I don't have the page number reference handy but in his book The Technique and Spirit of Fugue George Oldroyd gave a bit of advice that I have found valuable that I think anyone attempting to write a fugue should consider. He wrote that too many students think they have done their work in writing a fugue if they simply have a bunch of melodies that all happen to keep the rules for counterpoint. He said that this is the difference between a merely competent writer of fugues and an actually good one.
His advice is that if you have yourself a subject and two countersubjects then lay them all out in sequence in the order in which they appear in your exposition as a continuous melodic line. Then sing that. If you have written a good fugue exposition then you will yourself happy with that melodic line. If you have ostensibly good counterpoint but you find that your three of our successive tunes don't form a musically pleasing single line then you had probably better go back to the drawing board. Somewhere along the way you wrote a merely perfunctory countersubject or maybe even have some problems in your subject itself. As someone who was steeped in choral music in college and even a bit in high school I find this test prescribec by Oldroyd to be immensely valuable. In fact I would say its value is impossible to overstate.
As a guitarist I feel it's even more important to put the whole issue of developing contrapuntal music in these terms because it can seem as though guitarists, when it comes to counterpoint, can be a bit easily pleased. By that I mean that we have a history of occasionally writing fugues while not working on aspects such as the interchangeable aspect of the voices in the exposition. If we compose expositions with no countersubjects and our middle entries employ long strips of free material then, yes, we've written ourselves some fugues because multiple melodies are moving around but my hope is that we guitarists can, over time, expand our approach to counterpoint as both a discipline and an art to incorporate more than simply having a few melodies going on at the same time that, were we to switch around their relationships, would reveal parlalel fifths and octaves. Our instrument is not a particularly forgiving one, I know! But we can still try.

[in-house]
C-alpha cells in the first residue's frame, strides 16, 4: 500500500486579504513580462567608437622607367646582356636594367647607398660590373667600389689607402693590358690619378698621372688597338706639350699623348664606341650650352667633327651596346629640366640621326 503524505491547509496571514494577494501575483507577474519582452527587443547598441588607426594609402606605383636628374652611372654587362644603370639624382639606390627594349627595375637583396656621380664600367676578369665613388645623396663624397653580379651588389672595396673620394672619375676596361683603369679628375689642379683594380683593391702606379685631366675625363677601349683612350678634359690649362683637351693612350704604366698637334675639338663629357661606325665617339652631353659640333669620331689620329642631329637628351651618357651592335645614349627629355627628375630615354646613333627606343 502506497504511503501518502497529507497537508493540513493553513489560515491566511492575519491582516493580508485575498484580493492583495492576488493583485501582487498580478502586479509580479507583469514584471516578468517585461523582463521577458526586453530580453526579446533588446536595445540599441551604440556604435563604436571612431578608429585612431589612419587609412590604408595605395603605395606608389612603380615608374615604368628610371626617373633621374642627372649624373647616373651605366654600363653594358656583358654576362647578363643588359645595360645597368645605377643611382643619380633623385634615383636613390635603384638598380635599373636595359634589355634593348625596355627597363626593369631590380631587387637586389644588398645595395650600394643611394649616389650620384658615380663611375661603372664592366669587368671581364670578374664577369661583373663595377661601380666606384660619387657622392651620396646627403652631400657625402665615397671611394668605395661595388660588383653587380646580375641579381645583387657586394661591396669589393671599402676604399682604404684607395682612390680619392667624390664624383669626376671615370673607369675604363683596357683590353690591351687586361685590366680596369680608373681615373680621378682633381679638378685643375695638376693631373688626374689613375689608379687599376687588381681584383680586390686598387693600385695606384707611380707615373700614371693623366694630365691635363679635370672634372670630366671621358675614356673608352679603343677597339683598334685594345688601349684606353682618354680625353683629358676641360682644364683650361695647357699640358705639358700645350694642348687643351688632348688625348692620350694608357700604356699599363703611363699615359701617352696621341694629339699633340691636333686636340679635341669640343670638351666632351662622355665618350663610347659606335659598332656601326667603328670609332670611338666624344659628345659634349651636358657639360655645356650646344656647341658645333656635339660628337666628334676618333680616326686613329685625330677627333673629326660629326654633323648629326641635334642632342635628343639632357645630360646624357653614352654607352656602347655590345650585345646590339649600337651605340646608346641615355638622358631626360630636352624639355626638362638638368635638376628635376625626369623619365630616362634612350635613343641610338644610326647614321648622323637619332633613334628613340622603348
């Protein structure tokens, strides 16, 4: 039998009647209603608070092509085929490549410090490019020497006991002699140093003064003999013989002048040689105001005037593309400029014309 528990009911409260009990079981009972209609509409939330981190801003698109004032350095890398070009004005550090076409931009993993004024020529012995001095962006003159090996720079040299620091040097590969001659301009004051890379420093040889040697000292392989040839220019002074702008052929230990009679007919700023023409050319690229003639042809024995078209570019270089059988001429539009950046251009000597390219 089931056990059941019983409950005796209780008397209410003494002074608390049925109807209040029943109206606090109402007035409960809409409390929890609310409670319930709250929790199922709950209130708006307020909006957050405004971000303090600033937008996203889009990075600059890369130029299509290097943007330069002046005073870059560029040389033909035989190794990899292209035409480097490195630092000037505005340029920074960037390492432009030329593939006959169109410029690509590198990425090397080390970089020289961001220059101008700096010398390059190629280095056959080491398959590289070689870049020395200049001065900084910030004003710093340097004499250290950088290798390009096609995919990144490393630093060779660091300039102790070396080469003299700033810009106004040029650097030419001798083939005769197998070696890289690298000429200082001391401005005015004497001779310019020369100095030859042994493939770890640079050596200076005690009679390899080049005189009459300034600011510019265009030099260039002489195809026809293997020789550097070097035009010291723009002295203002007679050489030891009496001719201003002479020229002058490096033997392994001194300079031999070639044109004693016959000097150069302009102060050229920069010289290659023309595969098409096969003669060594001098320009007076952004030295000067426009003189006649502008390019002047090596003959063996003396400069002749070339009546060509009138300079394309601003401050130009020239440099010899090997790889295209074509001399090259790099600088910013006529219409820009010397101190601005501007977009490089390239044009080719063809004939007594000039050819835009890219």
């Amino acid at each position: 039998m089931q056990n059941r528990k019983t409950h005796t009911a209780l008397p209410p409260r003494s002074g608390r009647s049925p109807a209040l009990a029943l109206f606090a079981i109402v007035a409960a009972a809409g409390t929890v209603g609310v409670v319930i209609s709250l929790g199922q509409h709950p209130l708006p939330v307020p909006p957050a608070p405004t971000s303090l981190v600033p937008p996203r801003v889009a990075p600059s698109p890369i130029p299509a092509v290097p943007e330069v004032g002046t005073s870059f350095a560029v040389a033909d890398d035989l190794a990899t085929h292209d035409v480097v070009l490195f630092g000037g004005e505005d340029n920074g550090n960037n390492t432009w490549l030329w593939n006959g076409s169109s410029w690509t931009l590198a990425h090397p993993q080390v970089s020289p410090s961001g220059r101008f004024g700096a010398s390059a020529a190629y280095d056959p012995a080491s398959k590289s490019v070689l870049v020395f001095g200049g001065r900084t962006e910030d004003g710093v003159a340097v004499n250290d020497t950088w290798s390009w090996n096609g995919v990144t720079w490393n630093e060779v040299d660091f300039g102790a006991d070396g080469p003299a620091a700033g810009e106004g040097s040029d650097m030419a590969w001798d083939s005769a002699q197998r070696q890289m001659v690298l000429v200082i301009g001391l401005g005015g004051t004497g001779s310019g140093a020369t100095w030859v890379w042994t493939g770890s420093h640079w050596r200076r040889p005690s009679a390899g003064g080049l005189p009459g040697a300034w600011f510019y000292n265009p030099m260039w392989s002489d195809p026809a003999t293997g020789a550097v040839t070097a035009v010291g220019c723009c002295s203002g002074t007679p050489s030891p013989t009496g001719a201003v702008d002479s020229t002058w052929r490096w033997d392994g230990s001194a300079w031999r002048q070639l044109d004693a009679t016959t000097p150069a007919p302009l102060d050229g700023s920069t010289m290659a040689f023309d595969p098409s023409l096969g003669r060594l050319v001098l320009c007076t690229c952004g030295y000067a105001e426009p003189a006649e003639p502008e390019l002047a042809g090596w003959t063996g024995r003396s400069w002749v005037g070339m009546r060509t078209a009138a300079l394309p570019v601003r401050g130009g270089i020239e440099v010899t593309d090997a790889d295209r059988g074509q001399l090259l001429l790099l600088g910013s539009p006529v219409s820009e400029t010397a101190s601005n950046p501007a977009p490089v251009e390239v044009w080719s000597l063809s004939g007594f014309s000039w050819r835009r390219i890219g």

That said, go get the fugal cycles of Castelnuovo-Tedesco, Rekhin, and Koshkin's (when those get published). When you stop to think about it we guitarists have seen only in the last fifty years the creation of a systematic approach to the art of counterpoint that has been with keyboard literature for centuries. We have reason for cautious optimism. Our instrument's limitations may always remain severe but it is good to know there are guitarists and composers willing to tackle this as yet rarely explored possibility for our instrument. In fact Koshkin is the first guitarist-composer I know of to directly tackle the project. He's the first because he finished his cycle and is getting it published. I may be second or third. We'll see. I still am hunting for a regular job and am not a professional so I have a few different circumstances than Koshkin. I am, however, very much looking forward to studying and listening to his set!